On our last night of class, she wistfully handed us some additional recipes that she wanted us to have, even though we didn't have a chance to prepare them in her cooking workshop. One of these was a recipe for Clafouti, a sort of custard fruit tart originating in Limousin. It's a curious word so I looked it up. The name comes from the verb clafir, meaning to fill (in this case with fruit). Mademoiselle Claudine had written that each town in the region has it's own version -- some add Armagnac; some add almonds slivers or almond extract; some don't use honey; some sprinkle it with powdered sugar after it comes out of the oven, some don't; some use cornstarch, some use tapioca, some don't; some use grapes, some use strawberries, mostly people use cherries-- basically each family has their own recipe. I came across Mlle Claudine's recipe just before Bastille Day and finally all these years later I gave it a try. I don't know how authentic it was, but I can tell you that it was simple, fresh and delicious. With it's custardy texture and fresh fruits, it seemed a perfect blend of traditional French cooking and la nouvelle cuisine and as easy to make as a pancake. Before the seasonal summer fruits leave the markets, I'm definitely going to try making another. Here's the recipe, minus all the weighing. Even so, before you place it in the oven, to honor the ingredients, you may want to thank the clafouti and tell it "Je t'aime." One thing I learned from Claudine is that when cooking, love is always the best secret ingredient.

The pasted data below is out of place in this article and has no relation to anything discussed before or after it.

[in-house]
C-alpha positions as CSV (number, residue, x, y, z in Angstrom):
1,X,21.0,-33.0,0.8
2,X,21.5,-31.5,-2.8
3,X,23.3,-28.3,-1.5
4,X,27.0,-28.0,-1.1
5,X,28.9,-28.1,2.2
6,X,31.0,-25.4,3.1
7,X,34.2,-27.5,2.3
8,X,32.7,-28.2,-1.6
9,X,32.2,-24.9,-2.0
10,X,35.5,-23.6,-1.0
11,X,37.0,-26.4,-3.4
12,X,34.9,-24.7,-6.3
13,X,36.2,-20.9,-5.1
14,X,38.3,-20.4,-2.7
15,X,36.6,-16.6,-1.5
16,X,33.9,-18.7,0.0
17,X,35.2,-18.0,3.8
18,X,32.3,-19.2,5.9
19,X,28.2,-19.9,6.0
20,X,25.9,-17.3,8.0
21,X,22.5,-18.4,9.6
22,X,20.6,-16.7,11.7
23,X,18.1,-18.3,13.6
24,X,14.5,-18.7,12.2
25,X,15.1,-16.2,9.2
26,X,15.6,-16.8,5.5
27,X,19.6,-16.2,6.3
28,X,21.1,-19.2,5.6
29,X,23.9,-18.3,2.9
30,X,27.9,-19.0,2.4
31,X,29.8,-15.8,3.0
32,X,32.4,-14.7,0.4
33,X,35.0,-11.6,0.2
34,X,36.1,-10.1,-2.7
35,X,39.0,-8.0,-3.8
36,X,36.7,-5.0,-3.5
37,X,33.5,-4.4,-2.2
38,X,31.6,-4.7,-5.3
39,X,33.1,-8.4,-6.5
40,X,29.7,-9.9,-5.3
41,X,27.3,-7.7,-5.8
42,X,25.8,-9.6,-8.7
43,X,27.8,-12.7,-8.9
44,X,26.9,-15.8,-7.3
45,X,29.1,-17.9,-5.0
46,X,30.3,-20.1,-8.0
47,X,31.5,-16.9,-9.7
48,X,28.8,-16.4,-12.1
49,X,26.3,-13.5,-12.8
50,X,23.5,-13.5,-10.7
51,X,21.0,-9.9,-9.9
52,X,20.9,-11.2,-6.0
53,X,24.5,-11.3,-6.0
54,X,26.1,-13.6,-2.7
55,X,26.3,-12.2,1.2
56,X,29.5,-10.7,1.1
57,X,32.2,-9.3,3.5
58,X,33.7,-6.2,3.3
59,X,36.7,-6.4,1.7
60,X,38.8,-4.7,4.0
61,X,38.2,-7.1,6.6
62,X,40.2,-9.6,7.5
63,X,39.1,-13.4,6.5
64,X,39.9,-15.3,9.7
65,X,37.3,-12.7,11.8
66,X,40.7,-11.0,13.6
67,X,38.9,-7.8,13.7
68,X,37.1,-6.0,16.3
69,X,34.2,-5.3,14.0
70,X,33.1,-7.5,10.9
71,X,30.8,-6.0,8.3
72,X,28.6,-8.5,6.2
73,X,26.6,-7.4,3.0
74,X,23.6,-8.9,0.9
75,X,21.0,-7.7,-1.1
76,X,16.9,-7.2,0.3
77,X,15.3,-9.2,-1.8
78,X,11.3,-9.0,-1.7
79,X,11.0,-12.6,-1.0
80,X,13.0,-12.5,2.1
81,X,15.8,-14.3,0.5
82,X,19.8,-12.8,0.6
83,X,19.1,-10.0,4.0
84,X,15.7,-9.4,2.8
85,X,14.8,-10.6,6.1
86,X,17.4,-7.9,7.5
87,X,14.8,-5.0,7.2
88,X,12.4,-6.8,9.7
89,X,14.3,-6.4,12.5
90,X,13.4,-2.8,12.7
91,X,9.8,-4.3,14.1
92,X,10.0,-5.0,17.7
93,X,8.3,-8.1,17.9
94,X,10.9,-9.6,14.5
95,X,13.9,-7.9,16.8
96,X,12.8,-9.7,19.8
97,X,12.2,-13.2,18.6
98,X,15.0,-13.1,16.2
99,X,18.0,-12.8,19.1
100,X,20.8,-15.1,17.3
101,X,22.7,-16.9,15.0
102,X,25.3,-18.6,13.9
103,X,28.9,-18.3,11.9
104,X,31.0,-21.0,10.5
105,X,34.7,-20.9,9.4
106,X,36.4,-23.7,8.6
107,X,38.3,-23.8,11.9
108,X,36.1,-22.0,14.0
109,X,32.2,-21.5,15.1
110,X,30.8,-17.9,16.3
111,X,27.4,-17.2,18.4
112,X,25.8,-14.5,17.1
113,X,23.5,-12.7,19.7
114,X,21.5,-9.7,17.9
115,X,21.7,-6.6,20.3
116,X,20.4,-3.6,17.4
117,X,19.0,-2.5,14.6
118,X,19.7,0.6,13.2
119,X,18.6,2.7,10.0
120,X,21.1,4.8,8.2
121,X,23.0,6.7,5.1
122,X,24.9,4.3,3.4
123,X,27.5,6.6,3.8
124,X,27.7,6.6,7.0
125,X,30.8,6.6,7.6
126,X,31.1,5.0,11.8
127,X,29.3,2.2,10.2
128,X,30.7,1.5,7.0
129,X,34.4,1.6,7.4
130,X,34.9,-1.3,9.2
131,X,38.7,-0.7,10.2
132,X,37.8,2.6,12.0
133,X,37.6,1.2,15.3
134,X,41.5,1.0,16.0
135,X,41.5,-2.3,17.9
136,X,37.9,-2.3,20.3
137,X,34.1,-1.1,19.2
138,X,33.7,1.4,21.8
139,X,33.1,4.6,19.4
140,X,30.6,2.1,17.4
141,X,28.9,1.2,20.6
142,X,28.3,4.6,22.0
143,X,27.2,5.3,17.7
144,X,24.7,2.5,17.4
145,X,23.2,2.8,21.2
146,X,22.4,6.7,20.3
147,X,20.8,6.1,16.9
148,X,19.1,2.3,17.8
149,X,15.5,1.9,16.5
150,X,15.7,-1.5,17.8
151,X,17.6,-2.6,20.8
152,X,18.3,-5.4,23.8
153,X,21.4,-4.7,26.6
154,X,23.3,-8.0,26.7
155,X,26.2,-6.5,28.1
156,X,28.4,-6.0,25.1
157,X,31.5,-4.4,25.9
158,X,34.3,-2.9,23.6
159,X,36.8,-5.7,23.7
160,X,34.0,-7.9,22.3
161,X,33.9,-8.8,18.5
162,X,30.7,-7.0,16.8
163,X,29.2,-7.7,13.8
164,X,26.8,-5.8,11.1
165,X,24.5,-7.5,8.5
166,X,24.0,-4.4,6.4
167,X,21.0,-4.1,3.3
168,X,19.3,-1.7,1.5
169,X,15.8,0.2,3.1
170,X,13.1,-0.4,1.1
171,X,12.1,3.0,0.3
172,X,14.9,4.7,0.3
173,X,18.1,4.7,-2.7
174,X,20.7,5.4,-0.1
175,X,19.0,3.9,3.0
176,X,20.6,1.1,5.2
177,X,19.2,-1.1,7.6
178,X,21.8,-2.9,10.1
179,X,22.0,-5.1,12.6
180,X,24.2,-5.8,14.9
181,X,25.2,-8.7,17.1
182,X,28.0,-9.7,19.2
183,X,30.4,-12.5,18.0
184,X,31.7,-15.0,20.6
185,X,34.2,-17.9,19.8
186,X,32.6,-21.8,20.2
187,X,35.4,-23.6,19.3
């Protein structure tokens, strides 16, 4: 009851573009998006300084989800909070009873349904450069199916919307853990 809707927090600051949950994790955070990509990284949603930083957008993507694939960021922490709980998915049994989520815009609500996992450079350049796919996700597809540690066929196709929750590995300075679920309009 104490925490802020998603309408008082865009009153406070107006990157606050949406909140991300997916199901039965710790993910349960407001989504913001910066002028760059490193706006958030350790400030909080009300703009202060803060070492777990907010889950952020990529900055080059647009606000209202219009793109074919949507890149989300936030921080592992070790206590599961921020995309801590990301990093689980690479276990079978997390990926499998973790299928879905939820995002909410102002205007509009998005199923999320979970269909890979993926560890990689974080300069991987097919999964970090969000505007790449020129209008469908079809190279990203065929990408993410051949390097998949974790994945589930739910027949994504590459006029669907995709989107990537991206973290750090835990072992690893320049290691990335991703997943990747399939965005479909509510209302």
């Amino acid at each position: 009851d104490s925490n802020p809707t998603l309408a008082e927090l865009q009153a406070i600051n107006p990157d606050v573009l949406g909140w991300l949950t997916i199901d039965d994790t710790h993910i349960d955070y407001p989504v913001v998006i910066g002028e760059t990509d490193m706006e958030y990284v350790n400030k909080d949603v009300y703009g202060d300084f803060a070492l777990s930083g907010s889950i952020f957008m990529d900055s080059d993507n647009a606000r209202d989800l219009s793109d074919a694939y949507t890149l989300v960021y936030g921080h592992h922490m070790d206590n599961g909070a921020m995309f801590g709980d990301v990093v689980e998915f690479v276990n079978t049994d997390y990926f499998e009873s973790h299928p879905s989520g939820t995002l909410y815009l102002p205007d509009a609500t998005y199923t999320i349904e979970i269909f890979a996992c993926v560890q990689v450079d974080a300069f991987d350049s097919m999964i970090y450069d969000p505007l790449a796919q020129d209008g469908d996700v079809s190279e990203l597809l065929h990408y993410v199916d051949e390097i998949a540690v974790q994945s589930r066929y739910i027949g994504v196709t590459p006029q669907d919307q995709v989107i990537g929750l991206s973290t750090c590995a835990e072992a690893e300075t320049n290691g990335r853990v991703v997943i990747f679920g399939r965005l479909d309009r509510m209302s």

1.5lbs of pitted and sliced cherries
2 tsp. heated honey
2 tablespoons tapioca or cornstarch
Optional filling ingredients
1 - 2 tsp almond extract or Armagnac (to preference)
Almond slivers to taste
1 cup milk
3/4 c flour
1/2 cup granulated sugar
pinch of salt
4 tbsp butter
1) Preheat the oven to 350F
2) Generously grease a gratin dish or a baking dish with butter.
3) Gently toss the cherries with the warm honey; 2 tablespoons of tapioca or cornstarch (to absorb the fruit juices), plus the optional almond extract or Armagnac. Set aside.
4) Gently melt the 4 tbsp of butter and set aside.
5) Crack 6 eggs into a blender and whirl them. Add the milk, flour, granulated sugar, vanilla and salt, then whirl for another 15 seconds. Add the melted butter and whirl for another 15 seconds. (The mixture will be very liquid.)
6) Pour mixture into the gratin dish. If desired, evenly add the almond slivers to the batter by hand, then repeat, the process evenly placing the fruit in the batter.
7) Bake until puffed, golden brown and set in the center. About 50 minutes.
8) If desired, dust with powdered sugar and serve warm.
Bon Appétit! If you make this, I'd love to see it. kindly post a picture with the hashtag #HomeAndYonder.